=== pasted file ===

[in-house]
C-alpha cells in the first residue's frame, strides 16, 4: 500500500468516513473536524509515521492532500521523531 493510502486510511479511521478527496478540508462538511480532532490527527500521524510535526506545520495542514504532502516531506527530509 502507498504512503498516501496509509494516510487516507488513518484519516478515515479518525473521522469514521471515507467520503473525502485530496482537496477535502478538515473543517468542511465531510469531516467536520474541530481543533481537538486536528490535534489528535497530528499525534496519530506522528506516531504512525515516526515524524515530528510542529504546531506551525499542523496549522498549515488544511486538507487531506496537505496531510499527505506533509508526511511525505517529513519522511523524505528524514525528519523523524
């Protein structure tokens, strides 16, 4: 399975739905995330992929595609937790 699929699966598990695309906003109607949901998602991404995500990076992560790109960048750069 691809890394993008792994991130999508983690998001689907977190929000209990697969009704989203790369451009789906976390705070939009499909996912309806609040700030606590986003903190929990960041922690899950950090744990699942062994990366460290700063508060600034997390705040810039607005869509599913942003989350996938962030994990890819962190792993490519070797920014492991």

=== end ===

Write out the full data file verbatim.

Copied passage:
[in-house]
C-alpha cells in the first residue's frame, strides 16, 4: 500500500468516513473536524509515521492532500521523531 493510502486510511479511521478527496478540508462538511480532532490527527500521524510535526506545520495542514504532502516531506527530509 502507498504512503498516501496509509494516510487516507488513518484519516478515515479518525473521522469514521471515507467520503473525502485530496482537496477535502478538515473543517468542511465531510469531516467536520474541530481543533481537538486536528490535534489528535497530528499525534496519530506522528506516531504512525515516526515524524515530528510542529504546531506551525499542523496549522498549515488544511486538507487531506496537505496531510499527505506533509508526511511525505517529513519522511523524505528524514525528519523523524
């Protein structure tokens, strides 16, 4: 399975739905995330992929595609937790 699929699966598990695309906003109607949901998602991404995500990076992560790109960048750069 691809890394993008792994991130999508983690998001689907977190929000209990697969009704989203790369451009789906976390705070939009499909996912309806609040700030606590986003903190929990960041922690899950950090744990699942062994990366460290700063508060600034997390705040810039607005869509599913942003989350996938962030994990890819962190792993490519070797920014492991």